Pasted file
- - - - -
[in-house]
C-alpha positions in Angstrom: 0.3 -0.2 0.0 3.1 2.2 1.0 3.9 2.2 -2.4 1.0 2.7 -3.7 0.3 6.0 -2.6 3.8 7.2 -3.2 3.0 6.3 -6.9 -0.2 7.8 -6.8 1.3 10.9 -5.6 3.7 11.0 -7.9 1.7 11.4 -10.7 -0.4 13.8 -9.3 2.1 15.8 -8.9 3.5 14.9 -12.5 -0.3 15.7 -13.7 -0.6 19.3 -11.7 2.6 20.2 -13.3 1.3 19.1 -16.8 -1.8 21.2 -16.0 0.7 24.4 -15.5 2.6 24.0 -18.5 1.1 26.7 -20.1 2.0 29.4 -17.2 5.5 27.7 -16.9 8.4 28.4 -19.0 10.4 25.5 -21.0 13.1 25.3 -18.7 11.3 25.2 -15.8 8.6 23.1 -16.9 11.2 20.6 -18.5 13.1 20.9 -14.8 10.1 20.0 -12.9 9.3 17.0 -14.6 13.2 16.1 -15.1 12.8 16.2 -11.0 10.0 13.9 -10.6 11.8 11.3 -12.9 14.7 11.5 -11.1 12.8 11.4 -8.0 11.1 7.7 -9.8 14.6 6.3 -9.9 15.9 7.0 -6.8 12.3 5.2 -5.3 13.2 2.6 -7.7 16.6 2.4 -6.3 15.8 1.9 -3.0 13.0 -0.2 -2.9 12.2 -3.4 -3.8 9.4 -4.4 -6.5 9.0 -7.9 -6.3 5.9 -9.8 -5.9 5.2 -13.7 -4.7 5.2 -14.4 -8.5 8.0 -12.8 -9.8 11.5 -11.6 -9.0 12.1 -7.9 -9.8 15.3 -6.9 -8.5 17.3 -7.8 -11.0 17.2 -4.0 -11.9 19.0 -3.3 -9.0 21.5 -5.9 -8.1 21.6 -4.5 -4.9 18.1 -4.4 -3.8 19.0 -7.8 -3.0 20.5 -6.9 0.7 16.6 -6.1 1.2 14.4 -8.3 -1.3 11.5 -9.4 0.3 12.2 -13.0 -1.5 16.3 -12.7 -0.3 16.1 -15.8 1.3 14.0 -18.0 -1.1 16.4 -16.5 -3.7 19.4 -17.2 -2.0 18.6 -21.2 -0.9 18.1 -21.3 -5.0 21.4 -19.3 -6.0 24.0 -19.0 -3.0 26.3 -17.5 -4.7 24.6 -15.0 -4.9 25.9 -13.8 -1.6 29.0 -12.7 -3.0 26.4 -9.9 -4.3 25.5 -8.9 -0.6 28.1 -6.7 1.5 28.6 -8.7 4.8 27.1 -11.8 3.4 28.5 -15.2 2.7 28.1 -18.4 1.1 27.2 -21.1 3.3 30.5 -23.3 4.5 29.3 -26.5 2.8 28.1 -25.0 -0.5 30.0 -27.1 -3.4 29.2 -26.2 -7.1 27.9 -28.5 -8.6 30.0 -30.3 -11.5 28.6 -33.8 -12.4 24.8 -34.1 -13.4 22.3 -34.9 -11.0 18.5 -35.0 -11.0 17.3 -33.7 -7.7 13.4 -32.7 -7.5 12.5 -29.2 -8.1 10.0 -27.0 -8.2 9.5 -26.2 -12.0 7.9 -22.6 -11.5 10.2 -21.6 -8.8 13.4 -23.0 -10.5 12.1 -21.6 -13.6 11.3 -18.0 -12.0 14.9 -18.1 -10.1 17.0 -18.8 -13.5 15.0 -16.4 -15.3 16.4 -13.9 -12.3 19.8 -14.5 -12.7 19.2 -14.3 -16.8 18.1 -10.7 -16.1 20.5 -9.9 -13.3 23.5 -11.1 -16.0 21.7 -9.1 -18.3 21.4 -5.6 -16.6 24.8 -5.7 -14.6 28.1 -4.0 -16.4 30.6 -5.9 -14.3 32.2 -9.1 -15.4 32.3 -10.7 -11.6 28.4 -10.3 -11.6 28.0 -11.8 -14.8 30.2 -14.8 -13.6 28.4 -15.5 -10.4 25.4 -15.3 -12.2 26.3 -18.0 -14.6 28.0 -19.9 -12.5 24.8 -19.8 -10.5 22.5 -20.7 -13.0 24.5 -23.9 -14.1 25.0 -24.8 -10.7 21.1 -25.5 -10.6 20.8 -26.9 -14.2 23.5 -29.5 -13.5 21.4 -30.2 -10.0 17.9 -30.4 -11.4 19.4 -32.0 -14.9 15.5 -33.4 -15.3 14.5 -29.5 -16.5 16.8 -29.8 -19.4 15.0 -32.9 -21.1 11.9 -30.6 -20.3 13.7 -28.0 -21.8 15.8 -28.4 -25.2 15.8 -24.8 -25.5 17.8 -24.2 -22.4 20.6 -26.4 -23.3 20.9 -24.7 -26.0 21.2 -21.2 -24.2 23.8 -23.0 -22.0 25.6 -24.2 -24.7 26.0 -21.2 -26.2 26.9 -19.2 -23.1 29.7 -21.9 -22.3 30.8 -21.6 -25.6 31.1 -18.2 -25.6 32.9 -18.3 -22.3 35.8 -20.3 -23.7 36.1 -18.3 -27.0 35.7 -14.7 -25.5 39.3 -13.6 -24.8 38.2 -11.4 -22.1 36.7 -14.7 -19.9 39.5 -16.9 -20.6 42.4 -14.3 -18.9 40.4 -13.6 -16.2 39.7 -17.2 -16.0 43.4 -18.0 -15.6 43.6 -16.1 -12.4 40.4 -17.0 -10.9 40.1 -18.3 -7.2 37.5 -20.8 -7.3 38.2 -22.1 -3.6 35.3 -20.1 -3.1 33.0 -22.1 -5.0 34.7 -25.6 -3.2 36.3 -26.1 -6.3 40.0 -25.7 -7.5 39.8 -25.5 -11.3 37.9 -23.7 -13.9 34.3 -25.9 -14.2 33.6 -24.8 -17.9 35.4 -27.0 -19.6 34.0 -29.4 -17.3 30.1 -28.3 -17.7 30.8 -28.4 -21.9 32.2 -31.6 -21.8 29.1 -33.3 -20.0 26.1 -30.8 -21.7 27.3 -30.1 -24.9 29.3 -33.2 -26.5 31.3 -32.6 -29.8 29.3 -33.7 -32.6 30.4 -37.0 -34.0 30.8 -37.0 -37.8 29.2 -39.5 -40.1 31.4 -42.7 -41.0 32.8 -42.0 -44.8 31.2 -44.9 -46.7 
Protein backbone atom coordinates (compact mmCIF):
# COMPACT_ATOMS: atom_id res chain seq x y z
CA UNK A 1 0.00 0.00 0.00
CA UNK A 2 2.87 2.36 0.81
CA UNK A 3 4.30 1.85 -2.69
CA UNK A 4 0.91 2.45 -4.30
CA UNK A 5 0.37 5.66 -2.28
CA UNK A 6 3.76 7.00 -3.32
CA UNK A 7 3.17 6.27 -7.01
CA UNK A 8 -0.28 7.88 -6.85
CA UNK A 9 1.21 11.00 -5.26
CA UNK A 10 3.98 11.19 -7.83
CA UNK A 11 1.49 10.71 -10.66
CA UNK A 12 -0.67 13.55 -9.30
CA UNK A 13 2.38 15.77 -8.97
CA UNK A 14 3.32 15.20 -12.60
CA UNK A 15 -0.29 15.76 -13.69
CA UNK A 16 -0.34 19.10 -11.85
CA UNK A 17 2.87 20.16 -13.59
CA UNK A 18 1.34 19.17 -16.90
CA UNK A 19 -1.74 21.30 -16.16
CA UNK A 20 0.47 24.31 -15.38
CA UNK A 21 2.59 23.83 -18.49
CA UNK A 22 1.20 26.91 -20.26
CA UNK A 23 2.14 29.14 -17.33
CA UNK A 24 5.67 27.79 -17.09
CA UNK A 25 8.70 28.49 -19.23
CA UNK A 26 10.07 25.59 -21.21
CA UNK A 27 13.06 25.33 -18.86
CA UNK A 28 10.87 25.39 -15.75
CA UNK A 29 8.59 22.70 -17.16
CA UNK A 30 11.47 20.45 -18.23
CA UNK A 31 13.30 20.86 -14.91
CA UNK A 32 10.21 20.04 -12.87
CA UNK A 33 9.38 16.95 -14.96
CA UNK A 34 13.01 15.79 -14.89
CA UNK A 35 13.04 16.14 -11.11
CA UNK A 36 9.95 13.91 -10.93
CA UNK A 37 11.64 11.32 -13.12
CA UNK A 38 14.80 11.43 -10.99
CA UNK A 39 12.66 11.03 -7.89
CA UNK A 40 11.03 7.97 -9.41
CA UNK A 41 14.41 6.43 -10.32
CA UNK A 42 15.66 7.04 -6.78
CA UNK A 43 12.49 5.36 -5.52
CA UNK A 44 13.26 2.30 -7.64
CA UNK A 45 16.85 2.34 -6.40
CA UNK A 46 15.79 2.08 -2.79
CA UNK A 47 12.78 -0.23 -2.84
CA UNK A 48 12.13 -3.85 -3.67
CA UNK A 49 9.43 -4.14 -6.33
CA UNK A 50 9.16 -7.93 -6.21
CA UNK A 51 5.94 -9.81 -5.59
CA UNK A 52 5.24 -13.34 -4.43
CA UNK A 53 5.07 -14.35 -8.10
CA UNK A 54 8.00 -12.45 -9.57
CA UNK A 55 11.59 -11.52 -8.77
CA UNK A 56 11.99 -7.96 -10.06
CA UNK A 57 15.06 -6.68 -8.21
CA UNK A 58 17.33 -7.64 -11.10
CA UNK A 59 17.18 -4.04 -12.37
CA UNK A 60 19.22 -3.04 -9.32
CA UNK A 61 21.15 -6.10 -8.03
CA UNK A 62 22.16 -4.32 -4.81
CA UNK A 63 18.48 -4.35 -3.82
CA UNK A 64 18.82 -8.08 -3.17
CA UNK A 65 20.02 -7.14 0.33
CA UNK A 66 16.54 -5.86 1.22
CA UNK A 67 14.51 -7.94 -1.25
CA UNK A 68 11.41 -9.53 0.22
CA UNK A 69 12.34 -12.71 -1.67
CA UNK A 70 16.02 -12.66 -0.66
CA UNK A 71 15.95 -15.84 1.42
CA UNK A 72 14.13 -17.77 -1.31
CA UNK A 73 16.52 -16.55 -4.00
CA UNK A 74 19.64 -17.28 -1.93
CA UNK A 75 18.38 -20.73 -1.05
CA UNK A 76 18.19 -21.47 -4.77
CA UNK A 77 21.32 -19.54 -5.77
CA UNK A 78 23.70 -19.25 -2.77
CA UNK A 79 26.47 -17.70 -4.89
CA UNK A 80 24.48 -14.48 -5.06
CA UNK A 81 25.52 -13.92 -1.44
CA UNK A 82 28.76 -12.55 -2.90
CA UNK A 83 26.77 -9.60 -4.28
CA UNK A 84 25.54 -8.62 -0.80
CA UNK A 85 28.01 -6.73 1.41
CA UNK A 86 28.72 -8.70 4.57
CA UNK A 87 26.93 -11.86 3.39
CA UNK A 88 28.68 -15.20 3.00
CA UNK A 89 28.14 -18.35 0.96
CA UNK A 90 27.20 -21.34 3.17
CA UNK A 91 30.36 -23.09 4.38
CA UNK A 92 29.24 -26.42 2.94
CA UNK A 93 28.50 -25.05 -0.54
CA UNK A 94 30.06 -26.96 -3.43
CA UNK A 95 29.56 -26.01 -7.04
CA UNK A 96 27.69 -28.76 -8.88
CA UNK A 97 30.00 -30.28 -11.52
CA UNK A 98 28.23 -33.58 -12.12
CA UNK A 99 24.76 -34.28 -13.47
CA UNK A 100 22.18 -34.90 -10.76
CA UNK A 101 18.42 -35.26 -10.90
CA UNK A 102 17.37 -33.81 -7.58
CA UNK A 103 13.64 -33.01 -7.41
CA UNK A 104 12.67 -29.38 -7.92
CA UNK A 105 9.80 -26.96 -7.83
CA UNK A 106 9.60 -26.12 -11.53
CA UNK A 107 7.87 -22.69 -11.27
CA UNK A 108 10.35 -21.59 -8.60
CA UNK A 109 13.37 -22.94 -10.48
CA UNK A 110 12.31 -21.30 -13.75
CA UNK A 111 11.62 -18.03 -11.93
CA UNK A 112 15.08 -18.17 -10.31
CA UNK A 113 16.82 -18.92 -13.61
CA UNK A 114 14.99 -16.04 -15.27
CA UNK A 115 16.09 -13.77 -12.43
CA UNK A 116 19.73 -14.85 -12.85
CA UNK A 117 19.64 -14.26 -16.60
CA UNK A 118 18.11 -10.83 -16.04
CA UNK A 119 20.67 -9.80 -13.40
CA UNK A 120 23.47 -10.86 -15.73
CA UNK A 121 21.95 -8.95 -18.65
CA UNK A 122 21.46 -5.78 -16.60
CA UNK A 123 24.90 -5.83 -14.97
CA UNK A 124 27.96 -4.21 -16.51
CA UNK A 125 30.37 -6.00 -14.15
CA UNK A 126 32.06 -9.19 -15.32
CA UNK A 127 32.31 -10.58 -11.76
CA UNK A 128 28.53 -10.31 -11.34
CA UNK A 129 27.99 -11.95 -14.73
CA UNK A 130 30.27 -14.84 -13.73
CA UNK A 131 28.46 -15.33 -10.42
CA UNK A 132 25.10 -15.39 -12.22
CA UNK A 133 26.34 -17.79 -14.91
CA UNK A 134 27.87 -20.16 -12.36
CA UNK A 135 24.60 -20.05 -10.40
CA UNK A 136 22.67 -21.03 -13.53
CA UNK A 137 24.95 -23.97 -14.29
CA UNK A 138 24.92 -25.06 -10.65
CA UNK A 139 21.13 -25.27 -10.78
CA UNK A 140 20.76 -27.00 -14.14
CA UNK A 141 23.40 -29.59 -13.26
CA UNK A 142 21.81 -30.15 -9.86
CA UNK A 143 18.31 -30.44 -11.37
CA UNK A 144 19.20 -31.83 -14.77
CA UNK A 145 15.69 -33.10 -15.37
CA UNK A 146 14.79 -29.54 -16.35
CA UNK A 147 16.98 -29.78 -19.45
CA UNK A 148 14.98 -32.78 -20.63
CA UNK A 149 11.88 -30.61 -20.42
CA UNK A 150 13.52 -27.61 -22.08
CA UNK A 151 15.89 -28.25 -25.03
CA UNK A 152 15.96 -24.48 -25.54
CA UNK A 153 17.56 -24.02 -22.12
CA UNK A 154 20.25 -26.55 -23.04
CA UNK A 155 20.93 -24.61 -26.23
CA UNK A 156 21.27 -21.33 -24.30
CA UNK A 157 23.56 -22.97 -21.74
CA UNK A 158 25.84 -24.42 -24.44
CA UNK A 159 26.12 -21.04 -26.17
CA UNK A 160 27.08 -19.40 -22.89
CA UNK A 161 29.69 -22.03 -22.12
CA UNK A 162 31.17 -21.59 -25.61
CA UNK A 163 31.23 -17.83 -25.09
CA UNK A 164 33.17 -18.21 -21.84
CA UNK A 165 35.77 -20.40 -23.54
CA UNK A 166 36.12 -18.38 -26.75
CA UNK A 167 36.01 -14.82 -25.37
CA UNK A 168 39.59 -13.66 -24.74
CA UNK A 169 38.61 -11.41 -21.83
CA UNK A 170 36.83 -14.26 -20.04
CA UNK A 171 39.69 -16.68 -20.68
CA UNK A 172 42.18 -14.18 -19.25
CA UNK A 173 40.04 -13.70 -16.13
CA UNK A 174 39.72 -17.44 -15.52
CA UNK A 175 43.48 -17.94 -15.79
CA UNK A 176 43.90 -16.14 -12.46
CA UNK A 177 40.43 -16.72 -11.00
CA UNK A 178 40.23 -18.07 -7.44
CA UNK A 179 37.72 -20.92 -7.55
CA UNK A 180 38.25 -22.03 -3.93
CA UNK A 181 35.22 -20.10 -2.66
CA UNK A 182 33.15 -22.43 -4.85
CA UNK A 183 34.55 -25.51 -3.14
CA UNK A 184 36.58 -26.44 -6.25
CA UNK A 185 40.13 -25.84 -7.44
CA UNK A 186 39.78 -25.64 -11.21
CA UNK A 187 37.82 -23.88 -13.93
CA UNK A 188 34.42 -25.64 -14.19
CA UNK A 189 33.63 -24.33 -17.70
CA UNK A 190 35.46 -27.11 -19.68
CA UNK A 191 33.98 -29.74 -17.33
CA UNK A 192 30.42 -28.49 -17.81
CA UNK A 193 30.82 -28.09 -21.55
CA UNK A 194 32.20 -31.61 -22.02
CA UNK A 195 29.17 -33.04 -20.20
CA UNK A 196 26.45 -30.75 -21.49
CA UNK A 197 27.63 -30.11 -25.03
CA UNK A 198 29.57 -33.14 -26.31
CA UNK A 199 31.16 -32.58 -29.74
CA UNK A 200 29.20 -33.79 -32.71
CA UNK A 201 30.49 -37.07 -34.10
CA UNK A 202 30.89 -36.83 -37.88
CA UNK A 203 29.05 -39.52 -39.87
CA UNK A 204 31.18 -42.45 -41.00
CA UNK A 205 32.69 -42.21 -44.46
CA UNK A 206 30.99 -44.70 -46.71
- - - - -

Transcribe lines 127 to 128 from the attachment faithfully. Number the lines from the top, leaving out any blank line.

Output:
CA UNK A 123 24.90 -5.83 -14.97
CA UNK A 124 27.96 -4.21 -16.51